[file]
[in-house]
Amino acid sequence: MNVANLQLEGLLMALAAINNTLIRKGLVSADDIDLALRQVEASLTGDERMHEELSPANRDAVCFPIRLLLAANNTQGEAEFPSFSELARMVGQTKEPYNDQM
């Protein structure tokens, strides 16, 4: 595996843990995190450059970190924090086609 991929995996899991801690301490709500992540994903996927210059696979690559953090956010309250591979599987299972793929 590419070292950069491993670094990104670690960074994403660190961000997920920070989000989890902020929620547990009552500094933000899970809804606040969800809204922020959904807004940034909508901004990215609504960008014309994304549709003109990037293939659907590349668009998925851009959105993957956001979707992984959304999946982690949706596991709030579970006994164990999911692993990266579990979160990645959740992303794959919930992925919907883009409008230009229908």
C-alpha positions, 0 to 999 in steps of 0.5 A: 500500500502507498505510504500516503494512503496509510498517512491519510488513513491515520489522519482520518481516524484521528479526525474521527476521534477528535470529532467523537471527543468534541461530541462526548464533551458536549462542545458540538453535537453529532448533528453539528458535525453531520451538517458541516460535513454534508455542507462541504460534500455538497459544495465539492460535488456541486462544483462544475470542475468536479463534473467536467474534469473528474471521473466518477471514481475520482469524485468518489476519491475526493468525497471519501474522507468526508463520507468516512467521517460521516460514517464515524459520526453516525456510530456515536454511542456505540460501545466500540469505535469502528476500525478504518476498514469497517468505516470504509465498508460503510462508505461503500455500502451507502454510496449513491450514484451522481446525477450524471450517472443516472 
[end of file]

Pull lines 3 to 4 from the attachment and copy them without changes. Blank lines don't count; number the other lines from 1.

């Protein structure tokens, strides 16, 4: 595996843990995190450059970190924090086609 991929995996899991801690301490709500992540994903996927210059696979690559953090956010309250591979599987299972793929 590419070292950069491993670094990104670690960074994403660190961000997920920070989000989890902020929620547990009552500094933000899970809804606040969800809204922020959904807004940034909508901004990215609504960008014309994304549709003109990037293939659907590349668009998925851009959105993957956001979707992984959304999946982690949706596991709030579970006994164990999911692993990266579990979160990645959740992303794959919930992925919907883009409008230009229908």
C-alpha positions, 0 to 999 in steps of 0.5 A: 500500500502507498505510504500516503494512503496509510498517512491519510488513513491515520489522519482520518481516524484521528479526525474521527476521534477528535470529532467523537471527543468534541461530541462526548464533551458536549462542545458540538453535537453529532448533528453539528458535525453531520451538517458541516460535513454534508455542507462541504460534500455538497459544495465539492460535488456541486462544483462544475470542475468536479463534473467536467474534469473528474471521473466518477471514481475520482469524485468518489476519491475526493468525497471519501474522507468526508463520507468516512467521517460521516460514517464515524459520526453516525456510530456515536454511542456505540460501545466500540469505535469502528476500525478504518476498514469497517468505516470504509465498508460503510462508505461503500455500502451507502454510496449513491450514484451522481446525477450524471450517472443516472 